This article is part of a larger series on Hiring.
Hiring seasonal employees can stabilize a company’s bottom line during their busiest times of the year. Many employers need such workers to supplement their current workforce when customers and sales are at their highest. If you operate within an industry that typically requires hiring seasonal workers, plan your workforce needs throughout the year. Follow these best practices.
Step 1: Start Recruitment Early
Regardless of whether your busy season is in the summer, during the holidays, or when the snow hits at the ski resort, your company has competitors for these seasonal workers. Beginning the hiring process early in your season is essential, as there is not always enough help to go around.
If you wait too late to start the hiring process, you may find yourself short-staffed during the time you need the support the most. A suggested timeframe to begin looking for employees for your seasonal jobs is at least two to three months before you wish to fill the role. This will allow you time to review resumes, conduct interviews, and train new employees.
Step 2: Develop a Seasonal Worker Pipeline
Many employers who hire seasonal workers each year can develop a worker pipeline—where many of the same employees return from season to season. Not only are former employees easy to rehire, but they are already trained and understand their seasonal roles.
There are ways to court the seasonal workers you would like to see return to the workplace during seasonal spikes:
- Treat them with a spirit of value: Many seasonal workers are used to feeling disposable since their average time with a company is brief. Be the employer that stands out—and they will return.
- Offer season-ending bonuses: Offering a bonus of any size will be remembered. This rule applies to all industries, whether you are managing an orchard, childcare service, construction company, food service business, or holiday retail shop.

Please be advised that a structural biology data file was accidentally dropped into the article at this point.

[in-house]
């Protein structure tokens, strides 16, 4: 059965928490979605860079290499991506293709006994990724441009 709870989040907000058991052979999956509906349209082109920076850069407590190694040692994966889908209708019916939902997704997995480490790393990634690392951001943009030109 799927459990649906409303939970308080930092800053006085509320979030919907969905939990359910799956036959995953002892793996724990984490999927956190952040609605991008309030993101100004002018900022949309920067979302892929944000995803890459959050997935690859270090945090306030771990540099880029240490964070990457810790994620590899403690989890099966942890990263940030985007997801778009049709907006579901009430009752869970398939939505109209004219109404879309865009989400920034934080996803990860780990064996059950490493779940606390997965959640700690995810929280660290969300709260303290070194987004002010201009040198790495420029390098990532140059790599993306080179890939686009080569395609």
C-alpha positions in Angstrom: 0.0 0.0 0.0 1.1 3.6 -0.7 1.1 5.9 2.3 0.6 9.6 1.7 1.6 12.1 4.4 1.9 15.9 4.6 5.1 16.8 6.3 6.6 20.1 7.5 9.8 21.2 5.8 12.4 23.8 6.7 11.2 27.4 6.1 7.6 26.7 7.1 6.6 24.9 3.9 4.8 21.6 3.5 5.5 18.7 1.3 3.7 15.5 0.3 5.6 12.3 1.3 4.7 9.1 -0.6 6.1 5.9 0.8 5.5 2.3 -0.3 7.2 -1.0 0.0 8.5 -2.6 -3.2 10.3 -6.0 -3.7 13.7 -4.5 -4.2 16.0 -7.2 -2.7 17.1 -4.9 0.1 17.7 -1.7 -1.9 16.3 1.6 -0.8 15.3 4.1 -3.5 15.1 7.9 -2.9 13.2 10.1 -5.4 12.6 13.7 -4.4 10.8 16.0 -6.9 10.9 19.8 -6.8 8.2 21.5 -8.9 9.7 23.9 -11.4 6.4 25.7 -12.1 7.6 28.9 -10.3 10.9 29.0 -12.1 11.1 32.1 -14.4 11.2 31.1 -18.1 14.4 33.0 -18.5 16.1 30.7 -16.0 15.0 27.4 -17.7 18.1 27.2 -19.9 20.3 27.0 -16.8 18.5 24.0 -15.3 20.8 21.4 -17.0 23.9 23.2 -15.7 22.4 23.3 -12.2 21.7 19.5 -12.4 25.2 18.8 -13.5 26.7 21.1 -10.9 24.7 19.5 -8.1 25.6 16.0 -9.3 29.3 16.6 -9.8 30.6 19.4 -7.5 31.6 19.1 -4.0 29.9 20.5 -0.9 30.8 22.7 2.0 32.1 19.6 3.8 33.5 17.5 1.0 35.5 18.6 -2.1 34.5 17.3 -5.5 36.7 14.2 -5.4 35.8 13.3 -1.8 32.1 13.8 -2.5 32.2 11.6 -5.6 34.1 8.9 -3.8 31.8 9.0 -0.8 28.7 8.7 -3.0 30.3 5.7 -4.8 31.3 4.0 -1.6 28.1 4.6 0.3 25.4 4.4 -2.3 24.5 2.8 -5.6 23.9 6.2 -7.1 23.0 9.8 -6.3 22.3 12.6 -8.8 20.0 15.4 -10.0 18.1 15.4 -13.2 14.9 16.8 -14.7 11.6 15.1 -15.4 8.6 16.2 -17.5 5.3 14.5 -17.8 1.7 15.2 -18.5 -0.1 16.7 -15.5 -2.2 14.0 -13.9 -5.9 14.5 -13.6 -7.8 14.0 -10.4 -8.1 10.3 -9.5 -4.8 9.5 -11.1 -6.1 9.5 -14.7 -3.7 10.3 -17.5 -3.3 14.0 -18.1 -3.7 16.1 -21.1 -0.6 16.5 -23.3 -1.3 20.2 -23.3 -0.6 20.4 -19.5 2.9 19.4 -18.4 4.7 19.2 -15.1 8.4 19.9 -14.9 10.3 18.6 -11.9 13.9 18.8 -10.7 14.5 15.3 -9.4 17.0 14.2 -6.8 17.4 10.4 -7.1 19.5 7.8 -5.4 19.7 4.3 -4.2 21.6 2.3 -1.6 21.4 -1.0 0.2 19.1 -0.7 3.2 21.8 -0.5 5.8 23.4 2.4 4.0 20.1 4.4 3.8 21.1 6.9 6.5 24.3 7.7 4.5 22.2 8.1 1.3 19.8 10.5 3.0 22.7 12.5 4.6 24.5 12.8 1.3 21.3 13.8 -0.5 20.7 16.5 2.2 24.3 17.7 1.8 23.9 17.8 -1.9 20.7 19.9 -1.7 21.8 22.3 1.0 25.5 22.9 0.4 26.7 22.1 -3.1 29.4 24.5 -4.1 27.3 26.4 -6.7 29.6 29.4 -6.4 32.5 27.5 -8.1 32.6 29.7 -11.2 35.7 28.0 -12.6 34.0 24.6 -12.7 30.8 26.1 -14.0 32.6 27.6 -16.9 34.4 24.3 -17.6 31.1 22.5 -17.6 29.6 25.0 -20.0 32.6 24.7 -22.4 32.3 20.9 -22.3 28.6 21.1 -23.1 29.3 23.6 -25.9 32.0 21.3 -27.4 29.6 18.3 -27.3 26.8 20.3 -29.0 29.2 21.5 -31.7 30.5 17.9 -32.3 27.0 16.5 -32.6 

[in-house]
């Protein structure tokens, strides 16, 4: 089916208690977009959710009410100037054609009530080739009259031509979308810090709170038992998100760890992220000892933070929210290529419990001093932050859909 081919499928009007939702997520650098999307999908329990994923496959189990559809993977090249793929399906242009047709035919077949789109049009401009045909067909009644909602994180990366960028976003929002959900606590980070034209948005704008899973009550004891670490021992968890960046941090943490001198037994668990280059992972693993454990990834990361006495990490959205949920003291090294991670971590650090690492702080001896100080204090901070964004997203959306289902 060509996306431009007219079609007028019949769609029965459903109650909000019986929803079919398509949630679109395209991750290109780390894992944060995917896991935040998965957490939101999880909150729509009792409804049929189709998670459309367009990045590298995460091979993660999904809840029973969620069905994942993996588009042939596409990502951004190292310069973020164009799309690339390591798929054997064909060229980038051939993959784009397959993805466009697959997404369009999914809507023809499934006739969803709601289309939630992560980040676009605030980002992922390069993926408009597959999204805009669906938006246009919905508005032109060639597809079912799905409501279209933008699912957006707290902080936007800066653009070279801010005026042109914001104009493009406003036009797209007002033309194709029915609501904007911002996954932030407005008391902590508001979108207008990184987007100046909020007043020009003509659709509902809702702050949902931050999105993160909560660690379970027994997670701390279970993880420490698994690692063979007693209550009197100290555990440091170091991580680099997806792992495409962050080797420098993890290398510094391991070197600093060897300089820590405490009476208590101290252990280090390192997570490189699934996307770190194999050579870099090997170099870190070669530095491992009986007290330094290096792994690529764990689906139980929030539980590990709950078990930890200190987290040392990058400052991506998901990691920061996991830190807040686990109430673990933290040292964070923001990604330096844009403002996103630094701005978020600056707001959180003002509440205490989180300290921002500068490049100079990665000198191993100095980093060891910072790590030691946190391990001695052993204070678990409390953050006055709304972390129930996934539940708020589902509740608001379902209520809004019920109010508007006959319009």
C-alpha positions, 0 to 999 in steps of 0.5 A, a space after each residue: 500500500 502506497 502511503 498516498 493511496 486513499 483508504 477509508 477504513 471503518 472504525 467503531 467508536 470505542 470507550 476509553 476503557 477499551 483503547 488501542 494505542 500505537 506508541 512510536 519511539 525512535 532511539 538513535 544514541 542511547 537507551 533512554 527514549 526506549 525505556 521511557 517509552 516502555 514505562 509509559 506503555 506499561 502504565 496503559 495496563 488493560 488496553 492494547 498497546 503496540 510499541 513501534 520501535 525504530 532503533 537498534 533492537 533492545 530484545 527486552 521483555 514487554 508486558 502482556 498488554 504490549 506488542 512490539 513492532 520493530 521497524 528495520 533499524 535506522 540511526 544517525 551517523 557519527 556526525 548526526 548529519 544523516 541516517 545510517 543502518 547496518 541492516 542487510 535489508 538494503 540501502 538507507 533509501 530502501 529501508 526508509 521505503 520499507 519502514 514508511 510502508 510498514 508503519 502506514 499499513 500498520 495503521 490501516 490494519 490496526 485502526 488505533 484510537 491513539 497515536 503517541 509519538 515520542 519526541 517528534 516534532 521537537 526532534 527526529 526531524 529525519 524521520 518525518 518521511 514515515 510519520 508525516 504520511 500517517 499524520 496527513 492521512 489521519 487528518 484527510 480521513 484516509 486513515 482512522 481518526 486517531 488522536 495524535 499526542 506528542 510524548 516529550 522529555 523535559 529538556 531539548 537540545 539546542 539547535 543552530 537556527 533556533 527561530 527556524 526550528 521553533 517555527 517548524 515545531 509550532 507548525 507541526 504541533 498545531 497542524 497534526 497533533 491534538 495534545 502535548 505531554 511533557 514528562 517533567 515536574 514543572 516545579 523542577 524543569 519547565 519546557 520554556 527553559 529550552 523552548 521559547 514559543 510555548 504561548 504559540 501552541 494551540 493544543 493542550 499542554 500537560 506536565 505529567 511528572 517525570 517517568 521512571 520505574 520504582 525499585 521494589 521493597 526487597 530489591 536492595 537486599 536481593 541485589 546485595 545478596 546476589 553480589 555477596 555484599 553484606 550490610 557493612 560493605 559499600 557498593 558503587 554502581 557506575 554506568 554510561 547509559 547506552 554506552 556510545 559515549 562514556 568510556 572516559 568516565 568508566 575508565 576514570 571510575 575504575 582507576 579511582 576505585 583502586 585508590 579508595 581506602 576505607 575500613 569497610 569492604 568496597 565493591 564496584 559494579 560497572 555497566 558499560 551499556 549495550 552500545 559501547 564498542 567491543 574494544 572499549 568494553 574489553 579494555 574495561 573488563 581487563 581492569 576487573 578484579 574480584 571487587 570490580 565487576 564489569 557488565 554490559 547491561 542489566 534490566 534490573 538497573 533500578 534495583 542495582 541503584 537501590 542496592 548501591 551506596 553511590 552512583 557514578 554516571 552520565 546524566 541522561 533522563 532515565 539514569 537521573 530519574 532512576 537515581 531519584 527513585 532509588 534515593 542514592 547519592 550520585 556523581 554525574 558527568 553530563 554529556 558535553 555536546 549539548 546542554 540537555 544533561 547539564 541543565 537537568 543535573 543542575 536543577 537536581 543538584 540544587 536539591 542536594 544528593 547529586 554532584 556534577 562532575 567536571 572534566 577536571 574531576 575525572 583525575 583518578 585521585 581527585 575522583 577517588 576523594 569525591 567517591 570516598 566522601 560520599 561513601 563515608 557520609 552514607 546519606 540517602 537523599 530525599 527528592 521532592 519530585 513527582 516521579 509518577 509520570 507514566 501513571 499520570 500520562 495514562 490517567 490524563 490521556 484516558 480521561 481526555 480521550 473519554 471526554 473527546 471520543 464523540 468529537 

- Check in early: Do not wait until your busy season is taking off to touch base with last year’s top-performing seasonal workers. By contacting them early, you give them time to arrange their schedules so they can work for you again year after year.
- Provide special arrangements for top performers: If you have identified seasonal workers that you simply cannot live without, offer the best shifts or a slight raise for their returning experience.
Step 3: Create a Clear Job Description
A clearly written job description that outlines the role and how its seasonal status relates to other types of employment at the company will help define its purpose. In addition to the specifics of the job, include the following in your job description:
- Seasonally related language: Use relevant keywords such as “seasonal” and “temporary” and indicate the job’s timeframe.
- Benefits and perks: Most seasonal jobs do not have conventional healthcare benefits, but may have other perks, like product discounts and holiday bonuses. Be upfront with what is and is not offered with the job.